We do disagreeable things so that ordinary people here and elsewhere can sleep safely in their beds at night. Is that too romantic? Of course, occasionally we do very wicked things . . . From "The Spy Who Came in From the Cold"
IF ERIC AMBLER WERE writing the story it would go just this way -- an innocent character, say a reporter, would carry his enthusiasm for a good story too far. He would blunder, and finally fall into a hopeless web, a tangled skein of intrigue full of predatory spiders and wriggling flies.
The FBI, which thought for years of Sam Jaffe as a friendly informant, later labeled him a former Russian spy and even a possible "sleeper agent" who may someday awake to spy again. Those on the other side, a number of journalists, opponents of the FBI, generally disbelieve the Russian spy part of the story but have shunned him simply as a former collaborator with the FBI and CIA, something they say no journalist should be, ever. And there are few friends or employers in between who are not made very nervous by the whole state of affairs.
"Sam Jaffe," as columnist Taylor Branch put it, "is the most complete pariah in the history of American journalism. To him, being an ordinary pariah looks like a Pulitzer prize."
The story of Sam Jaffe's career as a broadcast journalist is a sad tale of that gray, hazardous border between the two information-gathering professions -- spying and reporting. It involves a secret list of Russian agents, a dead American spy in Moscow, a Soviet defector named Nosenko who apparently said Jaffe was an agent of the KGB. There was a Russian girlfriend, and an auto crash at 3 a.m. in Moscow. There was a time when each of three intelligence agencies probably believed Sam Jaffe was their man; then a time when all three felt they were double-crossed. And, at several turns in the story, there were warnings for Sam Jaffe of what was to come . . .
Now Jaffe, once a top-rung correspondent for ABC, and bureau chief in Moscow and Hong Kong, has not had a regular full-time job in nine years. Now Sam Jaffe is in court with the FBI, fighting a freedom-of-information case to discover what it is that made the FBI turn against him and that eventually caused his career to collapse around him.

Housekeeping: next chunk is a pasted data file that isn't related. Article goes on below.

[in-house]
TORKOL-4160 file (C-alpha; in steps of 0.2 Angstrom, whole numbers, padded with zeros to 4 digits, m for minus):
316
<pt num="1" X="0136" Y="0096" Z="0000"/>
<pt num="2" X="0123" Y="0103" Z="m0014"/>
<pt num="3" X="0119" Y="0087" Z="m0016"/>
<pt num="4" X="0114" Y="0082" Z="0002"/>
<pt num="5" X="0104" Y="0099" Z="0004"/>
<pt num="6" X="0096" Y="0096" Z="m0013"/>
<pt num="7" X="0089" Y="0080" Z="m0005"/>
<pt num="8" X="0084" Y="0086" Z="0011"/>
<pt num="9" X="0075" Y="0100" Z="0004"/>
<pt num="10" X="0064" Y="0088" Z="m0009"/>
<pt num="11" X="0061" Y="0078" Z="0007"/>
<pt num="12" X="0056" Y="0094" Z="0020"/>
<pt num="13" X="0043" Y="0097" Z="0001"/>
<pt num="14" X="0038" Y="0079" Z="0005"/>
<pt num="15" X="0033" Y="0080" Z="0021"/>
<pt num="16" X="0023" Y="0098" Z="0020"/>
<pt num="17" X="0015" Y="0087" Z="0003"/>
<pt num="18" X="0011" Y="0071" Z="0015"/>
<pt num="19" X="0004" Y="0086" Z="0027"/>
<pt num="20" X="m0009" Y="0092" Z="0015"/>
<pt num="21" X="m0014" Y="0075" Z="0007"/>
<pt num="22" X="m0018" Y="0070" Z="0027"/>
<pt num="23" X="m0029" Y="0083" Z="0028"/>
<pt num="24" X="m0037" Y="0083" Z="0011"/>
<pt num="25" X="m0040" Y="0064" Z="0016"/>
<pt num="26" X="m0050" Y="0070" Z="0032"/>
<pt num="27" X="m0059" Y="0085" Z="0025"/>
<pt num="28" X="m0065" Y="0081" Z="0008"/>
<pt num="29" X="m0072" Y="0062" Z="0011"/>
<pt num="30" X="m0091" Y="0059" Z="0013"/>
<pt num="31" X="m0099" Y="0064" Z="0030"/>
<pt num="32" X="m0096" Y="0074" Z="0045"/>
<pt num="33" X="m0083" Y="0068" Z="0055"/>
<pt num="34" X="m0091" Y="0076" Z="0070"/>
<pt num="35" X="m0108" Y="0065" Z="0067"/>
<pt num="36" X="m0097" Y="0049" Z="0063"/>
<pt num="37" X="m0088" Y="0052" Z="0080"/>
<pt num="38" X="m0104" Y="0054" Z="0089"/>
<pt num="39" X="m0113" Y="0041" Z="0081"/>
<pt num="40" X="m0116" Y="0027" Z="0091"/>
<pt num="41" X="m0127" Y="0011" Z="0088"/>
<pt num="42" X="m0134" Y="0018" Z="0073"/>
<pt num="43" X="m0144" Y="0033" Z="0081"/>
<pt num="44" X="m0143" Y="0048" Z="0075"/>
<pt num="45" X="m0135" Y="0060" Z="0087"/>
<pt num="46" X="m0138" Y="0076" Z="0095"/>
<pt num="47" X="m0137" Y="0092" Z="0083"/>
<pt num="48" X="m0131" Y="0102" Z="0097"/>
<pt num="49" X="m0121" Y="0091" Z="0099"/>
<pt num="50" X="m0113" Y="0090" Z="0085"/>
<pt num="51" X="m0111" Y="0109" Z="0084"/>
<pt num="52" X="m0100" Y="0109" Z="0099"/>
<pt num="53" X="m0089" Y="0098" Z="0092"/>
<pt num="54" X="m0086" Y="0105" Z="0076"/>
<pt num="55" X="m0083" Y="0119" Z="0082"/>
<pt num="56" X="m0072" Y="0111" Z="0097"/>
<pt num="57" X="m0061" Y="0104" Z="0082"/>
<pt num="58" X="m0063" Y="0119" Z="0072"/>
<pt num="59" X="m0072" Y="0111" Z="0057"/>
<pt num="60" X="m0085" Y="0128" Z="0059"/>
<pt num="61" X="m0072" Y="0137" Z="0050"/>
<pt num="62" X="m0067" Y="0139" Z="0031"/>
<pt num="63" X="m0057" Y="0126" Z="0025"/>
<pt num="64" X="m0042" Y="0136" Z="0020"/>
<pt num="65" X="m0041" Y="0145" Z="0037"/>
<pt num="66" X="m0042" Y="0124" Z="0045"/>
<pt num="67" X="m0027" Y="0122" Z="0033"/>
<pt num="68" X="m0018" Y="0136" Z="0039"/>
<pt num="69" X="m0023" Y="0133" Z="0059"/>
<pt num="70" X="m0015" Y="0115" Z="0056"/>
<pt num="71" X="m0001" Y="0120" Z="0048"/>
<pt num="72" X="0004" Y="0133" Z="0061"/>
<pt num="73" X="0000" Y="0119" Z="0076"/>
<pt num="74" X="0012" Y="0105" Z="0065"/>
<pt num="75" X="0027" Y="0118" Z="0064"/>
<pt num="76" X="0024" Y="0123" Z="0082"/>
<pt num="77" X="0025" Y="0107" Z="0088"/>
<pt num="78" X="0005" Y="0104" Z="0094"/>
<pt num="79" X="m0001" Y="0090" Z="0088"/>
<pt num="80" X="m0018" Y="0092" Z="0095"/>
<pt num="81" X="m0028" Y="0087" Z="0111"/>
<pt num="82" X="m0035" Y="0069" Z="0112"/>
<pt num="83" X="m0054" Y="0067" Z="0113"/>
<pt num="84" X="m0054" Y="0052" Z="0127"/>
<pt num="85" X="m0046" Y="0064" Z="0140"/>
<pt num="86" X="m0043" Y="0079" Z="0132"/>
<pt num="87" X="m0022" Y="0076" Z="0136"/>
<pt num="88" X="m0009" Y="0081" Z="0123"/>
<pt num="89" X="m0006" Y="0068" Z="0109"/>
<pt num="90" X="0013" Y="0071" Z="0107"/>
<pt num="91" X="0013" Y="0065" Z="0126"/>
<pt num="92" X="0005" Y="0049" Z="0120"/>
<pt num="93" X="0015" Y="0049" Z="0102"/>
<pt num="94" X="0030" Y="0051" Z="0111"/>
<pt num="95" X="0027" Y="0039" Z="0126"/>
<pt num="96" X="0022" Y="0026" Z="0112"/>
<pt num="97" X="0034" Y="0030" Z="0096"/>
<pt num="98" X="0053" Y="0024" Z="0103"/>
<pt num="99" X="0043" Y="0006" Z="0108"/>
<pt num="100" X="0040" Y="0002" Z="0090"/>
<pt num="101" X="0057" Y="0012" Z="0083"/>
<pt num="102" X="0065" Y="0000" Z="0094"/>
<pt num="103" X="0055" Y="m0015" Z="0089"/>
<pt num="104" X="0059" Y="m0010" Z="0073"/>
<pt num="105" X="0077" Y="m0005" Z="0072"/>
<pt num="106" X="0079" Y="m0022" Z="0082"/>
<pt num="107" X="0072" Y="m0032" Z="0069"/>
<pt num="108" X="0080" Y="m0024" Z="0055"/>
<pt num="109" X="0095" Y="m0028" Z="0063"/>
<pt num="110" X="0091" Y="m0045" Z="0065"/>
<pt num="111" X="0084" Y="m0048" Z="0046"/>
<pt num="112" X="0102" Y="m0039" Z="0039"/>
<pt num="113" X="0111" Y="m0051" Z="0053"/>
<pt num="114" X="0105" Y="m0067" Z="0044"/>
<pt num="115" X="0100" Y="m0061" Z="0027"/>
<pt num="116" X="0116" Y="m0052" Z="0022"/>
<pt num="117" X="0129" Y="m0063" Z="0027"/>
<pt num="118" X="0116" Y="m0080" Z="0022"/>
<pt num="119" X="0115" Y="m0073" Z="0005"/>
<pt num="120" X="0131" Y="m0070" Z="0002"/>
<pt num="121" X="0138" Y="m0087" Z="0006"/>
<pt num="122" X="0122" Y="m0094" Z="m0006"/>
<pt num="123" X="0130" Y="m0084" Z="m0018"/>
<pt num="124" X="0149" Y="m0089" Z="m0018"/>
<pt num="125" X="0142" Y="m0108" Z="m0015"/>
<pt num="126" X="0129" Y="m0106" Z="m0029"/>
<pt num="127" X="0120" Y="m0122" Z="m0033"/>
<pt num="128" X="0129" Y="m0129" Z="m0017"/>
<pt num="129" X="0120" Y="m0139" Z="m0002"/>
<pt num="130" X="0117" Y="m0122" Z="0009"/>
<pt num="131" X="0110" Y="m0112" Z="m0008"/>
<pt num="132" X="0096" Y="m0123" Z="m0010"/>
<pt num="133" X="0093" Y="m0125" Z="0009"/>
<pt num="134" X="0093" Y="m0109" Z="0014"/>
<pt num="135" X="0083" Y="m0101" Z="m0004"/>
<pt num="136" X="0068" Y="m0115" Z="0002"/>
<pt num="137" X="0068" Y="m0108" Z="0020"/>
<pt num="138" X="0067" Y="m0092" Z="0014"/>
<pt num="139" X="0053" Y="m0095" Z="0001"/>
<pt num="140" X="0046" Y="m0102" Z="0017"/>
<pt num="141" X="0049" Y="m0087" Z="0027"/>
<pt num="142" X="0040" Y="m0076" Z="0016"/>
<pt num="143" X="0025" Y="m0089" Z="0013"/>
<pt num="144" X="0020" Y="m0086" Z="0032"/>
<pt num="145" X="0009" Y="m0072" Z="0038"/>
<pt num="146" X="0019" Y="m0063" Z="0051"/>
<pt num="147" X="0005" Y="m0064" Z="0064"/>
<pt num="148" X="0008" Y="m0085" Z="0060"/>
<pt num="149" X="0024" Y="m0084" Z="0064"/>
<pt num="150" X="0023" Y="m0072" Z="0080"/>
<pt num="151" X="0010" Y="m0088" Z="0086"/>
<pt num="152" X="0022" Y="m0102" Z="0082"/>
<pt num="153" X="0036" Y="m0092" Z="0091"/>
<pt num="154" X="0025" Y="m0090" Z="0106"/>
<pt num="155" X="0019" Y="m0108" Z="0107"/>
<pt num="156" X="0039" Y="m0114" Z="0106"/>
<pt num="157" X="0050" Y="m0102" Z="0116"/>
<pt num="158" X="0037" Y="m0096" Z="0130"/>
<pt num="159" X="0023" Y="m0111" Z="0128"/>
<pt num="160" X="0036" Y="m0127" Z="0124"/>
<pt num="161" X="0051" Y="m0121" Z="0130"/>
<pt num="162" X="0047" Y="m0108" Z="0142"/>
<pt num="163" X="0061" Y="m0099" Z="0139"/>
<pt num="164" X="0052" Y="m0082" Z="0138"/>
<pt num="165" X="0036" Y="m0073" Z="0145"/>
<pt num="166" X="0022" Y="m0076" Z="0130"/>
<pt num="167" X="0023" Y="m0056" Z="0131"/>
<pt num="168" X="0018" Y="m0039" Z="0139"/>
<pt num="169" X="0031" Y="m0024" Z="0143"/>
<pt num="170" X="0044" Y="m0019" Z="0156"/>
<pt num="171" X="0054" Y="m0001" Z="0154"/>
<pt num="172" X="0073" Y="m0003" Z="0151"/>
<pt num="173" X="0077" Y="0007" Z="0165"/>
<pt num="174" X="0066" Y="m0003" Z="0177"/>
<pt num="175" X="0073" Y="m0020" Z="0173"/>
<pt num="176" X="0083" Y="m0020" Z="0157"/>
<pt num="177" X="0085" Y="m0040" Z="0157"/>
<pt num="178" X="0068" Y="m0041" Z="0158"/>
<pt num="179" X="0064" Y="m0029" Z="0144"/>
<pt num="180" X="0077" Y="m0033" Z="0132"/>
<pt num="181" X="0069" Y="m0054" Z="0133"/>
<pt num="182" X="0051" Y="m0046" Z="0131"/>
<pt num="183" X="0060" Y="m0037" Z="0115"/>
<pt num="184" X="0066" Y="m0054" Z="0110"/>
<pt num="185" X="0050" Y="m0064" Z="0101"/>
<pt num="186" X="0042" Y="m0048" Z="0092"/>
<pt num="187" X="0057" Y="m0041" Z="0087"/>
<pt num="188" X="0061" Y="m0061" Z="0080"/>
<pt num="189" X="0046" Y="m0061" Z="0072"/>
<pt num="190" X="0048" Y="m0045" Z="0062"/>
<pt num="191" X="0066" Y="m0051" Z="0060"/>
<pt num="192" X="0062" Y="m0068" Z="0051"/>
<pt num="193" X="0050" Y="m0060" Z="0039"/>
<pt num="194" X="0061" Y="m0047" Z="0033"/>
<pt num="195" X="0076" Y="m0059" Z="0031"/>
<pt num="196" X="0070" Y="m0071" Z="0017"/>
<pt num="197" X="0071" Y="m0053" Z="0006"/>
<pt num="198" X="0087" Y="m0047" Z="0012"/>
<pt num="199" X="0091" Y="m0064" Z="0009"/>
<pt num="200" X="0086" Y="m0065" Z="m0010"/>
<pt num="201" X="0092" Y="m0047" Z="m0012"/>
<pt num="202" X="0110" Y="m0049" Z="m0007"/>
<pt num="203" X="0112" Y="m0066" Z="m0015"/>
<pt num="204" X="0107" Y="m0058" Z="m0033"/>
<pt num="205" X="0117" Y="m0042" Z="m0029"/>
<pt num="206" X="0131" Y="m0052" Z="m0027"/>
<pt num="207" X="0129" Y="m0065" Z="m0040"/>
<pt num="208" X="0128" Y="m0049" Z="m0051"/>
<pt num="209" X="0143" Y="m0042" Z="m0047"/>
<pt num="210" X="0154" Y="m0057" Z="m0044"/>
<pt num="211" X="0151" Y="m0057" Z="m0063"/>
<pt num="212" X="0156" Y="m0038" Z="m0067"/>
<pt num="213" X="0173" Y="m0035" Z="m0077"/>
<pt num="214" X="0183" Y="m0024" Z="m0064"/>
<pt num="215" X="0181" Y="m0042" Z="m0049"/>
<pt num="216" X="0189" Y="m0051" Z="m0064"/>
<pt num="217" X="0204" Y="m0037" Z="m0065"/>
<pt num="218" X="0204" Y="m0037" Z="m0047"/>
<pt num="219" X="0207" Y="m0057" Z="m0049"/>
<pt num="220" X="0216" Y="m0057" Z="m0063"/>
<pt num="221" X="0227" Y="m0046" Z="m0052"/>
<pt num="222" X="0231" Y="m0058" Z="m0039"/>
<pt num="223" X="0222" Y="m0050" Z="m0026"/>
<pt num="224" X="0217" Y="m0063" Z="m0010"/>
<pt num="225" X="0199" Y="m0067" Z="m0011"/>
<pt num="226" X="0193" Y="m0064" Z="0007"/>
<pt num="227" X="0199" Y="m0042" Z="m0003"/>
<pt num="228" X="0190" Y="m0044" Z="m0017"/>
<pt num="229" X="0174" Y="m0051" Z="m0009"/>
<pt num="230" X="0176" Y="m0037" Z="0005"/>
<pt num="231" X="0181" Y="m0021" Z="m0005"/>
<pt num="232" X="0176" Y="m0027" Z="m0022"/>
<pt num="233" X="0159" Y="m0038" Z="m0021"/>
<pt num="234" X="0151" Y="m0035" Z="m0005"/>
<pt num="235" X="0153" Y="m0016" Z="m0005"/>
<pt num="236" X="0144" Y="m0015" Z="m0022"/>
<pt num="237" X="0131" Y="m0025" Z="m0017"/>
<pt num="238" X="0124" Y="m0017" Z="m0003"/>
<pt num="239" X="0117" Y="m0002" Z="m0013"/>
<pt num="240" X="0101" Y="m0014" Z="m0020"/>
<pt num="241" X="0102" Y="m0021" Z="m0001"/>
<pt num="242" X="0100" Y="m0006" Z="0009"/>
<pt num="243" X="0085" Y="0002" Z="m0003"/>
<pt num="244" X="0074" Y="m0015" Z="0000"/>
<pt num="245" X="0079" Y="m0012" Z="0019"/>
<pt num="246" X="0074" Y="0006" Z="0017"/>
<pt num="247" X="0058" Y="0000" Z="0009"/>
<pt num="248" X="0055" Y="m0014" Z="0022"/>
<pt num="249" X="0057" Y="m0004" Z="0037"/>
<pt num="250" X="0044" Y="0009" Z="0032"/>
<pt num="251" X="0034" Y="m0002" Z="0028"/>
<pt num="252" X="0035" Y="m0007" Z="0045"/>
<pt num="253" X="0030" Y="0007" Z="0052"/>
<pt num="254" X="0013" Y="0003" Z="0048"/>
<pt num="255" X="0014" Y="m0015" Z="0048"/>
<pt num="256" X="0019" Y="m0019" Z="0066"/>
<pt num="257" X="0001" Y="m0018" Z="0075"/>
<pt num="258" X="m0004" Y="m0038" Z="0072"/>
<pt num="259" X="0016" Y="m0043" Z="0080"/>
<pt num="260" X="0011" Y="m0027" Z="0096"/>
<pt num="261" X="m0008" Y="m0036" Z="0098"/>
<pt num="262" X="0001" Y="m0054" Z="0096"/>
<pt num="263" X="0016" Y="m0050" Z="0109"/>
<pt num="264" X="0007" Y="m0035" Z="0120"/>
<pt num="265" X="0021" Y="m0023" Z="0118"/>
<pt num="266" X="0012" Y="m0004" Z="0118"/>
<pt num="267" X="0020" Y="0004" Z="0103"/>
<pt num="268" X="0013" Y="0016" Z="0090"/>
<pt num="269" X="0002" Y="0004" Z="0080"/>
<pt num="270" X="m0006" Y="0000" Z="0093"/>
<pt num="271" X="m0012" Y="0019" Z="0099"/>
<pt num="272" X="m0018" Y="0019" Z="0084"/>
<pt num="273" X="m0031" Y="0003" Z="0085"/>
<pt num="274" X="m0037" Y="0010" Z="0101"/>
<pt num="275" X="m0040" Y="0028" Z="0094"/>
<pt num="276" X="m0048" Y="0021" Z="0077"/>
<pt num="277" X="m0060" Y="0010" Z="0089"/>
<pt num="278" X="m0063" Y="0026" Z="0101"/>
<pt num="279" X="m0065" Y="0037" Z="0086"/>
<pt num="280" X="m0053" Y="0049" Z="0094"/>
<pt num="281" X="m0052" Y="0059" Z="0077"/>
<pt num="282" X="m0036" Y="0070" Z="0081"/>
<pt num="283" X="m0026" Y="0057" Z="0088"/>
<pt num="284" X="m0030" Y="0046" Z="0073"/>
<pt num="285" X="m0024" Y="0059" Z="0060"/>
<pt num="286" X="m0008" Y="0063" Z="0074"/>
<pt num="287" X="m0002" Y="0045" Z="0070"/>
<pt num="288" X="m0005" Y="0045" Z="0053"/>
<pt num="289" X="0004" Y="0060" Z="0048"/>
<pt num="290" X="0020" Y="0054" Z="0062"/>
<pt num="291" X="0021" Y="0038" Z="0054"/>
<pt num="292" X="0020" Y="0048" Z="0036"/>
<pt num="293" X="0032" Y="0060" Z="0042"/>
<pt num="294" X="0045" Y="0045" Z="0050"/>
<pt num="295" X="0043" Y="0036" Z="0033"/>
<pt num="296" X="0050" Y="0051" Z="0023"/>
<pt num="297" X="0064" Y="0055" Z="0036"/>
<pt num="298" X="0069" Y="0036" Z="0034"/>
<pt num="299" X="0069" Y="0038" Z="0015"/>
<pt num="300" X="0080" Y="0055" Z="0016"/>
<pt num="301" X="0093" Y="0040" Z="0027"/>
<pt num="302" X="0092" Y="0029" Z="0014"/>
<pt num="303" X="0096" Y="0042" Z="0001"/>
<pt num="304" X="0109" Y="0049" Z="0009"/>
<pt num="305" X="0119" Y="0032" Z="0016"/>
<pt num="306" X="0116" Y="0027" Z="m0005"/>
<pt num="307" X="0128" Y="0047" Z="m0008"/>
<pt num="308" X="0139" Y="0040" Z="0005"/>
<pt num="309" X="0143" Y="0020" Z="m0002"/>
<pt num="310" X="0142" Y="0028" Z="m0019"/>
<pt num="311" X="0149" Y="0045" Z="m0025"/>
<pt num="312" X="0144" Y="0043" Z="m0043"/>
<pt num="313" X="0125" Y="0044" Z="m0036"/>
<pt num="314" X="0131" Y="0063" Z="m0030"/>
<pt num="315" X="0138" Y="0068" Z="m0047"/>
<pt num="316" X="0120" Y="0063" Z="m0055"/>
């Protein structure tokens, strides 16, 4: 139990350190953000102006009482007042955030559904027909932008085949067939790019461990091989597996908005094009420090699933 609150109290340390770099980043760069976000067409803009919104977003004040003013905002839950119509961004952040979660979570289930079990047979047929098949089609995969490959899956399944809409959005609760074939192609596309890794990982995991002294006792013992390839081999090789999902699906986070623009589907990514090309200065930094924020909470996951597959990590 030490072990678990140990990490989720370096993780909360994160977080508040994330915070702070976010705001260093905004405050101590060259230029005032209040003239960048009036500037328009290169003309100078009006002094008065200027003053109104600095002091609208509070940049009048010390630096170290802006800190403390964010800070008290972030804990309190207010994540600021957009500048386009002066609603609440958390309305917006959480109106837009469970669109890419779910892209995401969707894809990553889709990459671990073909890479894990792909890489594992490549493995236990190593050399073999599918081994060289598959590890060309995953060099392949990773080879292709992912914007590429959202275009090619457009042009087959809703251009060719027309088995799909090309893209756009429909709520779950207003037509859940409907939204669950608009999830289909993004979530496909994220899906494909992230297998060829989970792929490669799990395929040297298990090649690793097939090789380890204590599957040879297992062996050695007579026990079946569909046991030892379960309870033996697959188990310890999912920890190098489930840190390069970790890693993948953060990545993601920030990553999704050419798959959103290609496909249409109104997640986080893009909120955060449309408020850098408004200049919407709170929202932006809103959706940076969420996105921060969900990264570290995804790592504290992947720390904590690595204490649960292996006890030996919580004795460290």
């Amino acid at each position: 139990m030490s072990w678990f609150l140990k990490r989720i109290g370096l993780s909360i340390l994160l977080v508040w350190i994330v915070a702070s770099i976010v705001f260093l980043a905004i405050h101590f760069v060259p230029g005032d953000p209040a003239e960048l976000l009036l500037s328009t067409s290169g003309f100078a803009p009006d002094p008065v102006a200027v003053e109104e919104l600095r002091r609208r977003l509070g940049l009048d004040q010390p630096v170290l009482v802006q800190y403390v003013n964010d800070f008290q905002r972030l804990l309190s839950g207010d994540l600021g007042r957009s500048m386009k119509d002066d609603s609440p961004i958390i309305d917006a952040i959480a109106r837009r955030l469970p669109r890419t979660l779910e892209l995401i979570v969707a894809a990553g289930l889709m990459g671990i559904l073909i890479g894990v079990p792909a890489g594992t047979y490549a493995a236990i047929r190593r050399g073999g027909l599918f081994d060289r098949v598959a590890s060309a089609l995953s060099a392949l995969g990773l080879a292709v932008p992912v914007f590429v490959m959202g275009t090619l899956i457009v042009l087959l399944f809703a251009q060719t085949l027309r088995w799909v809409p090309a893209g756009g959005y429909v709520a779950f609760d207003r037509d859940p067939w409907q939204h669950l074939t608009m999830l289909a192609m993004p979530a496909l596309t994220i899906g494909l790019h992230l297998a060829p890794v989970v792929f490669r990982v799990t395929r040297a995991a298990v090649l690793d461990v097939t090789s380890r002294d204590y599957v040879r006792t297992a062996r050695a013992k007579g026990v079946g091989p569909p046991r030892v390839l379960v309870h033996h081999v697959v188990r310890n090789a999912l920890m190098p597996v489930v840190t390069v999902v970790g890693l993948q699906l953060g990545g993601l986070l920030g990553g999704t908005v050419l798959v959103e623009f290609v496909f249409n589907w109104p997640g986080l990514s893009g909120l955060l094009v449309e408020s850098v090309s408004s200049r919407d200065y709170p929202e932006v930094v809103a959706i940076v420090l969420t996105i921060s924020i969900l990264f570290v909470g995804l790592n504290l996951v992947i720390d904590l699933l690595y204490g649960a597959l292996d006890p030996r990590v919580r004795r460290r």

"The last nine years have been incredible," Jaffe says. "If it weren't for a few friends, I would be broken. All this time the FBI has been whispering in people's ears. They have been reporting what lectures I go to, what I say at parties, who I have lunch with . . .
"I am a good American. I pay my taxes. I say I am not a Russian spy. The FBI says, 'Yeah you are.' Well, I want them to prove it. I want it all out in the open. I want my family cleared. If I should drop dead, I don't want them living with this stigma . . . The CIA has cleared me. Now I want the FBI to do the same."
Since 1975, the CIA has said that it made a careful investigation, and the investigation proved that Sam Jaffe was nobody's agent. But the FBI has refused to exonerate Jaffe. In fact, the FBI has been so resistant to releasing Jaffe's files that the ACLU believes a new record has been set for freedom-of-information cases -- six times, Jaffe's lawyer has said the information released by the FBI is not enough, and six times the court has agreed and demanded that the FBI turn over more documents.
The FBI refuses to discuss the Jaffe case, saying it is a matter pending in court and it would be inappropriate to comment.
Then, three weeks ago, the FBI released an affidavit in court that described a 1969 document in its files which reports, ". . . The New York FBI office agreed with the Washington field office that the plaintiff [Jaffe] was an agent of a foreign intelligence agency, and even though the plaintiff may not have considered himself as such, there was no doubt that the foreign intelligence agency regarded him as their agent . . . It was not possible to conclude whether or not plaintiff was continuing to serve the interests of this foreign intelligence agency . . . The possibility he could be used by some other foreign officials should always be borne in mind . . ."
The Jaffes live on Bradley Boulevard in Bethesda, in a large house that is a remnant of Jaffe's former high status and handsome salary. In the study, file drawers are full of documents from the CIA, FBI and the State Department. The papers are stamped SECRET, and are half blotted out with the censor's black ink. The heaps of paper represent Sam Jaffe's life as told by strangers: spy to spy, agent to control, informer to agent.
The sudden slide of his successful television career, Jaffe says, was caused by what is in those papers. First his superiors at ABC cooled when they learned of it, he says, and brought him home from the Hong Kong bureau to handle freshman assignments like the Cherry Blossom Festival or the annual kite-flying contest on the Mall.
ABC officials have denied that Jaffe was brought back from Hong Kong or given poor assignments because of comments from the FBI. It now is impossible for a reporter, or even Jaffe himself, to sort out the parts of his trouble and determine which were caused by FBI rumors, which by his own worry, which by other things. But whatever the case, it is certain that Jaffe's career trouble coincides with his intelligence-agency troubles.